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Wishbone Ash - Bona Fide CD (album) cover

BONA FIDE

Wishbone Ash

 

Prog Related

3.61 | 32 ratings

From Progarchives.com, the ultimate progressive rock music website

Easy Livin
Special Collaborator
Honorary Collaborator / Retired Admin
3 stars Def: Bona fide means "in good faith"; good, honest intention (even if producing unfortunate results)

Officially listed as the follow up to "Illuminations" from 1996, this 2002 album actually comes after the band's acoustic release in 1999 entitled "Bare bones". Once again, Andy Powell changes the line up, with guitarist and occasional vocalist Ben Granfelt making his only appearance on a Wishbone Ash album. Bob Skeat and Ray Weston make up the rhythm section.

In the main, the album remains firmly within the parameters established by the band over many years, guitar driven vocal rock being the order of the day. The brief dabbling with prog nuances of the early albums are pretty much absent here, the emphasis being on gathering together a collection of highly accessible numbers.

The opening "Almighty blues" may have blues touches, but it is actually a high energy rock song featuring some fine lead guitar. Andy Powell takes on lead vocal duties on the following "Enigma", giving the song a retro-Ash feel. The melody of the chorus accentuates this, the song being slightly lighter while remaining reliant on strong guitar riffs. "Faith, Hope and Love" is a slower power ballad. The song itself is rather prosaic, but benefits from a decent arrangement including some nice Hammond organ played by Skeat.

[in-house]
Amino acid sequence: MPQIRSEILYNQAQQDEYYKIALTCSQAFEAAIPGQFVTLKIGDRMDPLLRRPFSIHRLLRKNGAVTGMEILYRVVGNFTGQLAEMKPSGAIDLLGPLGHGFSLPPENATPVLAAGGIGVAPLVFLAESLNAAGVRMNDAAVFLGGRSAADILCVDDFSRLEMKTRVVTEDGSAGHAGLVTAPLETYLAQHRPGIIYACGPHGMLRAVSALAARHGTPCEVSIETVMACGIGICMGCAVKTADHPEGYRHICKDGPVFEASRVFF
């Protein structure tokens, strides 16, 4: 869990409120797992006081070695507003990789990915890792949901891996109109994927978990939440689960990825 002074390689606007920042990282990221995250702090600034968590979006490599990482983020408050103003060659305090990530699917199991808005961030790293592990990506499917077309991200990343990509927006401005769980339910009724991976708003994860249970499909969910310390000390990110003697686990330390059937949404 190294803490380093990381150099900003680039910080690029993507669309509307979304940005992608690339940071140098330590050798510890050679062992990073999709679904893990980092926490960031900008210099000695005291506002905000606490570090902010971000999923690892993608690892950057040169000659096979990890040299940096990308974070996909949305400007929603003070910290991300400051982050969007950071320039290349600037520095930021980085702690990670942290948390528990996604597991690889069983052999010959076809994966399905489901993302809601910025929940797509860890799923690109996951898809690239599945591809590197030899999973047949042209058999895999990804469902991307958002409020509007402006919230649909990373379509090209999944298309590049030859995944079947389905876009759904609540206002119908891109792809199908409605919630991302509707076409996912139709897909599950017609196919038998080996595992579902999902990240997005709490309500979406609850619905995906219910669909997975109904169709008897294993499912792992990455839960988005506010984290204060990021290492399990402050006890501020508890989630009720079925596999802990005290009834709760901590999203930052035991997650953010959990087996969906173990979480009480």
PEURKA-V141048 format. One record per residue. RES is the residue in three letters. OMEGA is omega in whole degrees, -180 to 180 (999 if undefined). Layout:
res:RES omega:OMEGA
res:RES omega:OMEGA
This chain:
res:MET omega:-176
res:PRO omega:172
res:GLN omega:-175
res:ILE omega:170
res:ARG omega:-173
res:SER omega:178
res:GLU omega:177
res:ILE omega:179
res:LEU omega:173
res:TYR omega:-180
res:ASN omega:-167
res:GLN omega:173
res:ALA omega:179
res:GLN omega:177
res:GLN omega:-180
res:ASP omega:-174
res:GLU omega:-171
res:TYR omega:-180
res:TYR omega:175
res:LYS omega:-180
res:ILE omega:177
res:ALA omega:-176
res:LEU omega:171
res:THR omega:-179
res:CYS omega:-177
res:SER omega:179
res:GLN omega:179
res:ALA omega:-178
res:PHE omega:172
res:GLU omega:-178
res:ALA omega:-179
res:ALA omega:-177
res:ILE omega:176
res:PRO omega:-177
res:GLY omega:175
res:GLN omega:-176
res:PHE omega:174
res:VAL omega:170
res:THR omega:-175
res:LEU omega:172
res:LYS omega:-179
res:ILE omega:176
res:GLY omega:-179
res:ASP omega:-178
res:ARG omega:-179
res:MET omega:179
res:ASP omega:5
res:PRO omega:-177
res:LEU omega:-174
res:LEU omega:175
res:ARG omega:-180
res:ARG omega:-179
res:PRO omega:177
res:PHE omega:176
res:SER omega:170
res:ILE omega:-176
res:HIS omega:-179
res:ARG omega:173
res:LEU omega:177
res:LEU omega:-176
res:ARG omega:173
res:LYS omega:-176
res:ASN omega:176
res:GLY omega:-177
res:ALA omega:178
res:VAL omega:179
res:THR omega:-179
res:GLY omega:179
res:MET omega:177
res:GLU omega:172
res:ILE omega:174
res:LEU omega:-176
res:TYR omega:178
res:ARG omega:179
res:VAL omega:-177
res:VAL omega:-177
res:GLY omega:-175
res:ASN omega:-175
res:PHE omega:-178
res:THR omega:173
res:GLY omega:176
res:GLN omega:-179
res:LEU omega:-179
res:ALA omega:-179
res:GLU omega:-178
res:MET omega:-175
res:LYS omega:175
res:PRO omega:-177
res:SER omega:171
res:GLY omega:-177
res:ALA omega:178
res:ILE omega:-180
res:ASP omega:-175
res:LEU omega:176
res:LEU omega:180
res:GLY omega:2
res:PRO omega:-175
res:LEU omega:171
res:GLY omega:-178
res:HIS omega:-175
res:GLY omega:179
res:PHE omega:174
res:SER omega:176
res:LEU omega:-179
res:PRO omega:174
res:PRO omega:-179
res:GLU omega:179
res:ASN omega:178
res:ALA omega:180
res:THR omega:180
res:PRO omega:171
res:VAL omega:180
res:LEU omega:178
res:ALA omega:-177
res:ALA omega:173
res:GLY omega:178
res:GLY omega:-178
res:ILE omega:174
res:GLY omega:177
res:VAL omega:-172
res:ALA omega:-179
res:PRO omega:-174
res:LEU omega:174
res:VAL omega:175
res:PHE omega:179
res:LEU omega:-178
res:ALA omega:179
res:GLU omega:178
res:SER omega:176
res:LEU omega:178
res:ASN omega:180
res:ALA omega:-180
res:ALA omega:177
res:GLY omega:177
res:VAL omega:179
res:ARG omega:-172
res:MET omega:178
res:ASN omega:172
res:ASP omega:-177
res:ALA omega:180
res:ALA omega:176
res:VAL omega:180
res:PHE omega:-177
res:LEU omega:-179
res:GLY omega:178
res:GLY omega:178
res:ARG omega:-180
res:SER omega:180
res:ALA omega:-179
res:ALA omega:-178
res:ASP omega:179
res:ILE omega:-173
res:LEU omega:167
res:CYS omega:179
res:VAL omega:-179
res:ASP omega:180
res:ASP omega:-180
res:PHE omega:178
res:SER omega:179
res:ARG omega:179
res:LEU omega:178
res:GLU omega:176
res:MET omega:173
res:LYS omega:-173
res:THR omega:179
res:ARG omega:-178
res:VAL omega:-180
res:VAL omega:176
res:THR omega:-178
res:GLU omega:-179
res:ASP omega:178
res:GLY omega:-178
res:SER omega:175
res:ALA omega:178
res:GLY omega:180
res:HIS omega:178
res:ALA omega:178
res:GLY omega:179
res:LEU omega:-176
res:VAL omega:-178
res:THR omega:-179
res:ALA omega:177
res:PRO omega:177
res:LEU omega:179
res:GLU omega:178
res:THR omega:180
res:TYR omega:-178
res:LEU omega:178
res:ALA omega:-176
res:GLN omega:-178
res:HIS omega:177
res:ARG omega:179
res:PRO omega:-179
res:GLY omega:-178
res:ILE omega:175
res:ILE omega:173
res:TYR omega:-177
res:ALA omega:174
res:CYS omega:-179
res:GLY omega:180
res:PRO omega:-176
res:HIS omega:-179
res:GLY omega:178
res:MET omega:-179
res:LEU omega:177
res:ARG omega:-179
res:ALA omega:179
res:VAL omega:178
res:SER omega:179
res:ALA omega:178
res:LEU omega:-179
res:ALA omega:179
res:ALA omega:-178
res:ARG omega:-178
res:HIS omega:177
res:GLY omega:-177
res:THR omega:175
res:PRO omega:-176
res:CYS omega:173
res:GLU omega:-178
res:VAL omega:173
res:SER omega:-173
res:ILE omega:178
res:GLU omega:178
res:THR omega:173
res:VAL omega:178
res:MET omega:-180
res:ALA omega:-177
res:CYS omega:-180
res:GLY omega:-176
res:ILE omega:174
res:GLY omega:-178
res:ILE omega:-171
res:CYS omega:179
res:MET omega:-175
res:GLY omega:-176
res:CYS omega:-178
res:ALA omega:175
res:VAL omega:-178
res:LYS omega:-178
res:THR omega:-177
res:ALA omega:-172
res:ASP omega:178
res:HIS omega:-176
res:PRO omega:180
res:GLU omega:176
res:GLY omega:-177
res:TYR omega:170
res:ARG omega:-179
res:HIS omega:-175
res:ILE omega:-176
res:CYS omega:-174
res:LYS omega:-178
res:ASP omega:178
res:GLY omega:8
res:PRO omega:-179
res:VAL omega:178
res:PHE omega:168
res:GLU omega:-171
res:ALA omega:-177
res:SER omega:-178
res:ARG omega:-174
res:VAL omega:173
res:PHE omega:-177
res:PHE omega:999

The acoustic guitar based "Ancient Remedy" has a bit of an offbeat feel, primarily due to what sounds like slightly de-tuned lead guitar. For me, the main riff is repeated a bit too often, but once again the arrangement comes to the rescue. "Changing tracks" tries to be a southern blues, but the band cannot bring themselves to drop the rock guitar resulting in a rather nondescript number with corny lyrics. Perhaps though the word cony should be reserved for the title of the following "Shoulda Woulda Coulda"! The song itself is an unremarkable plodder.

The title track is a rare instrumental by the band. Based around a blues improvisation, this relatively brief number offers the guitarists a fine opportunity to express themselves. Given that "Difference in time" features a couple of guest vocalists, it is ironic that overall the vocals are the weakest on the album. The track harks back once again to the glory days of the band, with some nice guitar duelling along the way. Unfortunately though, the composition is weak.

"Come rain, come shine" features some brief flute played (or "sampled") by Bob Skeat. The song has the feel of a Celtic anthem, the battle theme clearly intended to take us back to songs such as "Warrior" and "Throw down the sword". Midway through, the song is interrupted by a succession of war/terror themed sound effects before moving into a much heavier section. By far the most progressive, indeed only progressive part of the album, this relatively ambitious piece by and large works well.

The album closes with a second instrumental entitled "Peace". The title says it all, this being a relaxed guitar duet with a pleasant theme.

Overall, not one of Wishbone Ash's strongest albums by any means. "Bona fide" is though true to the band's roots, and does contain some decent material. Fans of the band should find themselves satisfied overall, but those looking for Wishbone Ash's prog credentials can safely pass by.

Easy Livin | 3/5 |

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